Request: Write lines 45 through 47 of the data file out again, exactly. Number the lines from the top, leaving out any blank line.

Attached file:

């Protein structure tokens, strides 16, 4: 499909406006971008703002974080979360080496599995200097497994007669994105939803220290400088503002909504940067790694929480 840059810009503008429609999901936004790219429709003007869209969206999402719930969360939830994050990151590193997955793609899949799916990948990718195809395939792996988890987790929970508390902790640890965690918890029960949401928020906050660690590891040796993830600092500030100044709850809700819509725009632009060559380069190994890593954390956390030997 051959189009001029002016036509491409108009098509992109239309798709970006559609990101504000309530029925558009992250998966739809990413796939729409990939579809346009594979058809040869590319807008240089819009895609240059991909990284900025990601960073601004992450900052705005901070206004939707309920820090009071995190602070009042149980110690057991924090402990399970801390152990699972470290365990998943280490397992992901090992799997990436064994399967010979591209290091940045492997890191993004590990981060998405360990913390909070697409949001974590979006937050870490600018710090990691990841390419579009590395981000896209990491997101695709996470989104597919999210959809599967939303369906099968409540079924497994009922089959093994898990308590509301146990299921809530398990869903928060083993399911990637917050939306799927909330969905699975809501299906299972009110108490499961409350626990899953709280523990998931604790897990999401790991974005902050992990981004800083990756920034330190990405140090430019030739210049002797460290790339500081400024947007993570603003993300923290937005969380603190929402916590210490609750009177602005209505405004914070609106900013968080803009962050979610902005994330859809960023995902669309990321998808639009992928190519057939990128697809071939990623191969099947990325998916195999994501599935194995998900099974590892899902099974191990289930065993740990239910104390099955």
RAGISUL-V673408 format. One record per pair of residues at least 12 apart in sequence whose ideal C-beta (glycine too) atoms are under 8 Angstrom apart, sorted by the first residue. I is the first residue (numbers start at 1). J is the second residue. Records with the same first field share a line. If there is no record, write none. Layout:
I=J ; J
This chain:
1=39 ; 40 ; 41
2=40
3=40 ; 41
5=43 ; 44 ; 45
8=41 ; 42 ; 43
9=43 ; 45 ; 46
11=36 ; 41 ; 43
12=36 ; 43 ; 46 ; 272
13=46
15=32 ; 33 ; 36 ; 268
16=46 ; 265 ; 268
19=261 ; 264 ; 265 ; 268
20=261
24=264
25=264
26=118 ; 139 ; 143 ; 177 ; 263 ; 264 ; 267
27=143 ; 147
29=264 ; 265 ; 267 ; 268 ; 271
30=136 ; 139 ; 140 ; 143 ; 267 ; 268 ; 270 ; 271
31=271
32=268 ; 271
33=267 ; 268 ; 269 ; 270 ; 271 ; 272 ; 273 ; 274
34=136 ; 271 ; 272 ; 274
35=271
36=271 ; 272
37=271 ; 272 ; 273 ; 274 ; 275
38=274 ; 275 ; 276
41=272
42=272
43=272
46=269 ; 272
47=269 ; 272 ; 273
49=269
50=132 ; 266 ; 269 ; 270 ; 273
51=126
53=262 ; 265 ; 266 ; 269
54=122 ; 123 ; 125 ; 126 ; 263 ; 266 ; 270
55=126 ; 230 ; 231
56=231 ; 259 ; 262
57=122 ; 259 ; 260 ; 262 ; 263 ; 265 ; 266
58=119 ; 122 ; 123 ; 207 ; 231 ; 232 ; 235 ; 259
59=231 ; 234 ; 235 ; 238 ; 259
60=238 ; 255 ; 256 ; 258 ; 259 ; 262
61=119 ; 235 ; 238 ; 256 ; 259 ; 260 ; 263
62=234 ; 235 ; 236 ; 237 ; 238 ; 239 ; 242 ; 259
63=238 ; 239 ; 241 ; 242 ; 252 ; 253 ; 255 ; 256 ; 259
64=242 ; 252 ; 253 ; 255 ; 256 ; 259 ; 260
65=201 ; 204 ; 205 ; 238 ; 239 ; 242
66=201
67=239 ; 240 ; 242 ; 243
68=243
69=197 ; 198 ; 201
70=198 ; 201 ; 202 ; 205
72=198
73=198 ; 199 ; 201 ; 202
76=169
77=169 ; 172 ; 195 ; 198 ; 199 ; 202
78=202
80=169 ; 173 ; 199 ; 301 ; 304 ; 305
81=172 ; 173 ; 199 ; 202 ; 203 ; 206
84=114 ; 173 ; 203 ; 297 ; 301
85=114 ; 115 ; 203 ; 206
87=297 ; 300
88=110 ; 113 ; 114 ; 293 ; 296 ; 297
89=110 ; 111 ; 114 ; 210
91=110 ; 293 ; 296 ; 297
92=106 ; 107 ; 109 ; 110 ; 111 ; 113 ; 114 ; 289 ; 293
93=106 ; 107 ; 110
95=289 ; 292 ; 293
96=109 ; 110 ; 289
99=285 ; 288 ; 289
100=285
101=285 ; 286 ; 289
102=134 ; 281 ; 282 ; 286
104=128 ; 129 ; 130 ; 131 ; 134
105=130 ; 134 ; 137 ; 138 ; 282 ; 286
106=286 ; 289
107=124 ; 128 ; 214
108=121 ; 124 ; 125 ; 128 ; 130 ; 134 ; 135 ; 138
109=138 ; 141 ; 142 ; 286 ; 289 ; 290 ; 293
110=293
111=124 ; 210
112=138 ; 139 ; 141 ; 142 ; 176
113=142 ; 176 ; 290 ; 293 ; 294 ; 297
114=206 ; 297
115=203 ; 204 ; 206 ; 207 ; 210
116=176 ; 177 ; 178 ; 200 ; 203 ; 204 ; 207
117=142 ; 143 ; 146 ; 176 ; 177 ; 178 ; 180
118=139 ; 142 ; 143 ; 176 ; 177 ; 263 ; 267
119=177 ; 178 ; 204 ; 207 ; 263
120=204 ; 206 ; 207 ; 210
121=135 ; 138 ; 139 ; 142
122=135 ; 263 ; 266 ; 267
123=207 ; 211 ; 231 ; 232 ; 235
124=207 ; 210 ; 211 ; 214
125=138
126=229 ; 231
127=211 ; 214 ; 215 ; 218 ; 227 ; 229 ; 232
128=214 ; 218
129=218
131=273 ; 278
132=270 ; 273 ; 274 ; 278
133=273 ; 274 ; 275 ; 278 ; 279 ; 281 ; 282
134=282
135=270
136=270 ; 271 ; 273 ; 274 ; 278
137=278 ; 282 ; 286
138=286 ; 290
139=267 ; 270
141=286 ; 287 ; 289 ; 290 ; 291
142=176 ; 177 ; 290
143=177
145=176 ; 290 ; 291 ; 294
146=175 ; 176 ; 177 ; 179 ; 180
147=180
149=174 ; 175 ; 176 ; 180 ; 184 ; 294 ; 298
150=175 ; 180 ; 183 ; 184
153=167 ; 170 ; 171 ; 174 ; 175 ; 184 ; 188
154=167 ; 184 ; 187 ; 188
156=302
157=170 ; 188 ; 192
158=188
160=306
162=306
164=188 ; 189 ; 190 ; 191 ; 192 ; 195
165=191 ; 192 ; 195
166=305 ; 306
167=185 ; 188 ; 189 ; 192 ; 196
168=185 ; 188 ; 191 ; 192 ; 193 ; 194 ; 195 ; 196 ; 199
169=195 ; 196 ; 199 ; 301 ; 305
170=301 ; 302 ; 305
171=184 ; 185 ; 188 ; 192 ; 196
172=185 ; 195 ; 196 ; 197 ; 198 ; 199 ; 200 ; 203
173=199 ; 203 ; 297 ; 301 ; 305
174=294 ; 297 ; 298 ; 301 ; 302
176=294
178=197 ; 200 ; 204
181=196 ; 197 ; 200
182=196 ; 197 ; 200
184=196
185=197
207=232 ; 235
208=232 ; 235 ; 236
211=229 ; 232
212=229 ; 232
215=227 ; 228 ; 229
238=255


58=119 ; 122 ; 123 ; 207 ; 231 ; 232 ; 235 ; 259
59=231 ; 234 ; 235 ; 238 ; 259
60=238 ; 255 ; 256 ; 258 ; 259 ; 262